Max Planck Institute for Comparative Public Law and International Law Logo Max Planck Institute for Comparative Public Law and International Law

You are here: Publications Archive World Court Digest

World Court Digest

III. The International Court of Justice
4.1. General Questions

¤ Land, Island and
Maritime Frontier Dispute
(El Salvador/Honduras)
Application to Intervene,
Order of 28 February 1990,
I.C.J. Reports 1990, p. 3

[pp. 16-17 D.O. Tarassov] According to Article 27 of the Statute, a judgment given by an ad hoc chamber is to be considered as rendered by the full Court. As a result of the present Order adopted by a majority of judges, the Applicant will have no more than two possible courses of action - it can either abandon its intention of preserving and defending its interests against possible violation as a result of judicial processes in the International Court of Justice or it can submit its Application to the Chamber. If it opts for the latter course, the Applicant will have to abide by the decision of five judges, only two of whom are Members of the Court, but whose decision will have the status of a judgment of the Court. In the event that permission to intervene is summarily rejected, or if the judgment on its merits fails to provide a proper safeguard of its lawful interests as an intervening Party, the Applicant will not be able to appeal, as the Court's judgment will have been rendered!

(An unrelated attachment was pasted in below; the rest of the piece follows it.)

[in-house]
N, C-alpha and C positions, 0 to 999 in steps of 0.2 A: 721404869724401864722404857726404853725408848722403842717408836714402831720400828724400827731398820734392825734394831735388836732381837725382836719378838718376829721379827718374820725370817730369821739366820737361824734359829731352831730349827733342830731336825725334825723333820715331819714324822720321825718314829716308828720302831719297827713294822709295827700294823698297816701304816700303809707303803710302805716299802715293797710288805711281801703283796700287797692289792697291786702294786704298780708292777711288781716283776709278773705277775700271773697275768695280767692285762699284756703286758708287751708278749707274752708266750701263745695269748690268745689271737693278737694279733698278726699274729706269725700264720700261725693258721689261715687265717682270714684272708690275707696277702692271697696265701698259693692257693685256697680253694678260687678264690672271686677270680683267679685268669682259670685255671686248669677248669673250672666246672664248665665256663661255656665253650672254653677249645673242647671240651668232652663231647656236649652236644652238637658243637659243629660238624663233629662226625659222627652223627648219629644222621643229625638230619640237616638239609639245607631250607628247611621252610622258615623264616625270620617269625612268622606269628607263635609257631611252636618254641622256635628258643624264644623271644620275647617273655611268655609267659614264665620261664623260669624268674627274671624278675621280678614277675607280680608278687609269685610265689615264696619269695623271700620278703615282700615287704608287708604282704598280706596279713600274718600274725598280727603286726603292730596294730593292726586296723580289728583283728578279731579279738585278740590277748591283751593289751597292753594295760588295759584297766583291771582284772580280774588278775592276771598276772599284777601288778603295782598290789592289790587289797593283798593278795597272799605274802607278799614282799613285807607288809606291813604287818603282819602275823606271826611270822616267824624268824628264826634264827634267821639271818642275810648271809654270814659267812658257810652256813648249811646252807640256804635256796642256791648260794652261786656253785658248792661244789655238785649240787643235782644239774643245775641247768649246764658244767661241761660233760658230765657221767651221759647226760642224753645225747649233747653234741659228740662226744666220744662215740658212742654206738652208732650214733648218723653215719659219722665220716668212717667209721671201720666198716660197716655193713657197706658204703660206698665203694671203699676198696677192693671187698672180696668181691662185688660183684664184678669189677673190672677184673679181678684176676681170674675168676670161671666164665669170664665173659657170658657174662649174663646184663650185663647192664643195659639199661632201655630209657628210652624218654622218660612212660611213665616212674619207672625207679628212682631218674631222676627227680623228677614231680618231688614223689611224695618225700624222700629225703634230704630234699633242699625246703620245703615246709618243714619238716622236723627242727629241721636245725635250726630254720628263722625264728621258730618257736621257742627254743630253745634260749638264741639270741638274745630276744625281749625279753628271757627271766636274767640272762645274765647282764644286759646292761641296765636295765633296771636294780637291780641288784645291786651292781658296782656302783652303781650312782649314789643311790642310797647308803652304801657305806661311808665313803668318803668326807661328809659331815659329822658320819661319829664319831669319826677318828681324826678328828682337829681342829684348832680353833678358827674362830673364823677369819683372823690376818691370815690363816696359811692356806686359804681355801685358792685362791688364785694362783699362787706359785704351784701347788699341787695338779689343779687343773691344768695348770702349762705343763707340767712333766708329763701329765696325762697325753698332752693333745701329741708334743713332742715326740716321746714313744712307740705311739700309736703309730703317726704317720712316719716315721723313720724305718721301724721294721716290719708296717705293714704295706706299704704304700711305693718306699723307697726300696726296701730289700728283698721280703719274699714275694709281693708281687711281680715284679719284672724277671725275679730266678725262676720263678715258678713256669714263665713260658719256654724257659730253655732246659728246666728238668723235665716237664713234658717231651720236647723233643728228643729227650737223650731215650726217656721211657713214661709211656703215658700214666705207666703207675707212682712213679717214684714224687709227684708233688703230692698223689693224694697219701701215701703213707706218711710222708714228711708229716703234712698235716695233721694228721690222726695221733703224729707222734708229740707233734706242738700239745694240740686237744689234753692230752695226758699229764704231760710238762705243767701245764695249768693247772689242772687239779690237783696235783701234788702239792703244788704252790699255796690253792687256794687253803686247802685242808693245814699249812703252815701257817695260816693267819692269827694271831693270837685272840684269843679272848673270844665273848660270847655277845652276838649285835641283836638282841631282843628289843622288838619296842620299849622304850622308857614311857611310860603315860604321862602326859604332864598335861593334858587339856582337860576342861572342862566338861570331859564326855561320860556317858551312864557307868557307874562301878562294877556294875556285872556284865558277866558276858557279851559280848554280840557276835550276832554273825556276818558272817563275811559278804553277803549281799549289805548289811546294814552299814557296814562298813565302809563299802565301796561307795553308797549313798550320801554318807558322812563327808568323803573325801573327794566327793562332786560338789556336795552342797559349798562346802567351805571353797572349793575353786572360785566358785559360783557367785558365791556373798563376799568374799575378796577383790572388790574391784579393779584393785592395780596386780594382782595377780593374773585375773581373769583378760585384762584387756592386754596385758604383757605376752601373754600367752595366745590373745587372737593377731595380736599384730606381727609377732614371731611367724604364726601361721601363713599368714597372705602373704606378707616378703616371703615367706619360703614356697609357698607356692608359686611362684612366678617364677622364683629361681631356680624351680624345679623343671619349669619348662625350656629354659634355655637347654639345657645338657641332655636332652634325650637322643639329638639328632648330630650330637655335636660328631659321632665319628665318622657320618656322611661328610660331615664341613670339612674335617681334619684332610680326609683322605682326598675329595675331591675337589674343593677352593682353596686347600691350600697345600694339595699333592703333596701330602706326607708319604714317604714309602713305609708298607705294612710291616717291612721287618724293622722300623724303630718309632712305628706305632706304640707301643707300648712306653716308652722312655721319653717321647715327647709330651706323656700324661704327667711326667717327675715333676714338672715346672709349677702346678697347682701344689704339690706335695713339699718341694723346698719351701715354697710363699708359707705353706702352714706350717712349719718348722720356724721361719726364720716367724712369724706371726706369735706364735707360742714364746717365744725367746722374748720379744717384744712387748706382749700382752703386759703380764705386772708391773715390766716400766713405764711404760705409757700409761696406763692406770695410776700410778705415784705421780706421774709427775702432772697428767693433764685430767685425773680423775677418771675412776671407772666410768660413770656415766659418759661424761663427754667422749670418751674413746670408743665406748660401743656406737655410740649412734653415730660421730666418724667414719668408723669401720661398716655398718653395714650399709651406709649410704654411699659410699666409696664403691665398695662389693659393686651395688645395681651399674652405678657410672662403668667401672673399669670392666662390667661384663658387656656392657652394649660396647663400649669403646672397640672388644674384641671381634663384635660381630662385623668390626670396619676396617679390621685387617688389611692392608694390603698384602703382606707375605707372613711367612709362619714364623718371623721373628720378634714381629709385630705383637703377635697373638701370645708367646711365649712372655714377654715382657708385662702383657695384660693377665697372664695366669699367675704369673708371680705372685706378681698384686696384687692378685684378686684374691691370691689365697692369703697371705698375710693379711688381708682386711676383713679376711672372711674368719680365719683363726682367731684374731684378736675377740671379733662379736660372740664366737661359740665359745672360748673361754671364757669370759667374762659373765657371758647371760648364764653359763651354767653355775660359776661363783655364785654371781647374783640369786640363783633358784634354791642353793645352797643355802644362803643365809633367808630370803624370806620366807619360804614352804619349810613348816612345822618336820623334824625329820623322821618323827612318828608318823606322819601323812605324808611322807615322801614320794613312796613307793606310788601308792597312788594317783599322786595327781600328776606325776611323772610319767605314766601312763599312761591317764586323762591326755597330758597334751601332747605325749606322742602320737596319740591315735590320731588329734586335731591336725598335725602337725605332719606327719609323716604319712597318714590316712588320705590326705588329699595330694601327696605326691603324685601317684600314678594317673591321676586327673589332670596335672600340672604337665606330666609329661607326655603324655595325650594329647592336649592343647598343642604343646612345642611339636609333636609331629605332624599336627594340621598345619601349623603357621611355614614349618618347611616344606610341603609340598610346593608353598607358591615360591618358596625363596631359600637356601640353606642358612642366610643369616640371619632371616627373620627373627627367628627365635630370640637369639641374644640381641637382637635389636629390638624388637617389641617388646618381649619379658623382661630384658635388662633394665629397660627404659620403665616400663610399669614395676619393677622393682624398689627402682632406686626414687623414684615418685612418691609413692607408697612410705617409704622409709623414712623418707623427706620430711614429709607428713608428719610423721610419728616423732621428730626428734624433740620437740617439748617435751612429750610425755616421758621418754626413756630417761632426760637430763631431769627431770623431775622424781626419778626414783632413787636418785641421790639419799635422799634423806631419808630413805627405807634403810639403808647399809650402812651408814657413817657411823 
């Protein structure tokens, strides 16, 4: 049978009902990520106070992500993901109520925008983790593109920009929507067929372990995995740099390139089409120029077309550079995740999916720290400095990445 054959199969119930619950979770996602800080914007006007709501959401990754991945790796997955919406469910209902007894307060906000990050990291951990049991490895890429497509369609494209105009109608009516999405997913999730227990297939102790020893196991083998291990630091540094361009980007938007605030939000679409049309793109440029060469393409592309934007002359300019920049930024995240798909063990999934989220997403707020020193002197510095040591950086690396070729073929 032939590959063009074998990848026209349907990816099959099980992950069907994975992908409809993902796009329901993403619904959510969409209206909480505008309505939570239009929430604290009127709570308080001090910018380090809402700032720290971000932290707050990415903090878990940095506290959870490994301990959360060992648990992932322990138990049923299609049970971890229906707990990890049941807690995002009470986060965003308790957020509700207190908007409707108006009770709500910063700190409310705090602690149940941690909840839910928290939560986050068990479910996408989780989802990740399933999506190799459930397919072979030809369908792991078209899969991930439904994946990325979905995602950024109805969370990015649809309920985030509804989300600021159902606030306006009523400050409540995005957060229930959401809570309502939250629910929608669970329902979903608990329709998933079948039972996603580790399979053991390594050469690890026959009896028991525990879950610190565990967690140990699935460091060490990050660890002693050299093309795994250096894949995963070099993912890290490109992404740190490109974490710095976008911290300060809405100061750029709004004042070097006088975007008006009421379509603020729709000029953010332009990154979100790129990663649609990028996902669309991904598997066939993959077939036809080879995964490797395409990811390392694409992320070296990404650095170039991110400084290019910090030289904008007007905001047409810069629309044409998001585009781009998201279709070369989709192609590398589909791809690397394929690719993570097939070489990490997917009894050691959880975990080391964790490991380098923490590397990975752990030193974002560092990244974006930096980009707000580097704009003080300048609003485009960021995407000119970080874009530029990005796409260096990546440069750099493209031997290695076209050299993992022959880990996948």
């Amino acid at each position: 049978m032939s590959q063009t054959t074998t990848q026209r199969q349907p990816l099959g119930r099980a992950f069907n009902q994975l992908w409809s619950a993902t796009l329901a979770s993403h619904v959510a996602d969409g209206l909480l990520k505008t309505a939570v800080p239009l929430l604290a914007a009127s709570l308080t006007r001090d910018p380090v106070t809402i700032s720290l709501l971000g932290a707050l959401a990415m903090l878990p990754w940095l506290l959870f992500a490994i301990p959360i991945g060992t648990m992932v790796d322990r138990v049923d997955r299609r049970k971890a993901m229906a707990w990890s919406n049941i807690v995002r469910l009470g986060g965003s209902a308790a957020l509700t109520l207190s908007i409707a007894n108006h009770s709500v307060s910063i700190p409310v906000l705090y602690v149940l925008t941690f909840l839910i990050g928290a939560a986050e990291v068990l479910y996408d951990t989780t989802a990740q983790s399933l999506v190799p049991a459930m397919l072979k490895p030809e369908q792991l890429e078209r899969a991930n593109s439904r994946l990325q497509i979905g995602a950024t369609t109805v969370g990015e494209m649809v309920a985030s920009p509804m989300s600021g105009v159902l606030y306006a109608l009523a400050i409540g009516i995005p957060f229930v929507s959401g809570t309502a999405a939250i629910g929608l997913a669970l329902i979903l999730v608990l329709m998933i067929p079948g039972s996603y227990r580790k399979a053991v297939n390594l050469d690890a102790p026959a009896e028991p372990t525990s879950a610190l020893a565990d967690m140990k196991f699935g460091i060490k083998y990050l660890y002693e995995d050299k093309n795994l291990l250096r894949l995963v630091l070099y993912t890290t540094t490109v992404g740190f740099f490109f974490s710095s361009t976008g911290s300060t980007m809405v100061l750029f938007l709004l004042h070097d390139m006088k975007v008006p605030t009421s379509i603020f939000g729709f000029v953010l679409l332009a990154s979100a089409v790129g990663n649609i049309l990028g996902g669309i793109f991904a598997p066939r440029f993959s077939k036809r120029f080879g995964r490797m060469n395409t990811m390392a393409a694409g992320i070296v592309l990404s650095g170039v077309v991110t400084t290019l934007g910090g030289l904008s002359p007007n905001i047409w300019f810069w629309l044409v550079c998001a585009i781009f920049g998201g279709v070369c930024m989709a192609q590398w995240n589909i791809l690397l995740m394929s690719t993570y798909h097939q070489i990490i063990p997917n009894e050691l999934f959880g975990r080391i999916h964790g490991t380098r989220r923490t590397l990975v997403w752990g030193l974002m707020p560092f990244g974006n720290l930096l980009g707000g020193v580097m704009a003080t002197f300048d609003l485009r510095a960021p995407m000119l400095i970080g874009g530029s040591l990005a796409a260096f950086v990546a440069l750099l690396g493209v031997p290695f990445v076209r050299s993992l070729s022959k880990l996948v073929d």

However, in theory, it might be possible in such a situation for the judgment to be adopted by a majority of non-members of the Court, with both Members of the Court voting against it. This possibility is no mere paradox - there are very important practical consequences for the Applicant. If the case were not to be considered by a chamber of the Court but by an Arbitration Tribunal, and if the decision of that Tribunal were to be seen by the third State as harmful to its interests, such a State would have the possibility of trying to defend those interests before the International Court of Justice, regardless of the fact that the Tribunal in question might have consisted entirely of Members of the International Court. However since, in the instant case, the Parties have decided not to submit their dispute to arbitration, but to refer it to a chamber of the Court, the third State is automatically deprived of that recourse to the full Court. Only as a result of hearings, with the full participation of all the States concerned and in which all those States would have had equal procedural rights, could the Court have properly arrived at a prima facie conclusion as to whether or not there were any possibilities of intrusion into the sphere of interests of the third State.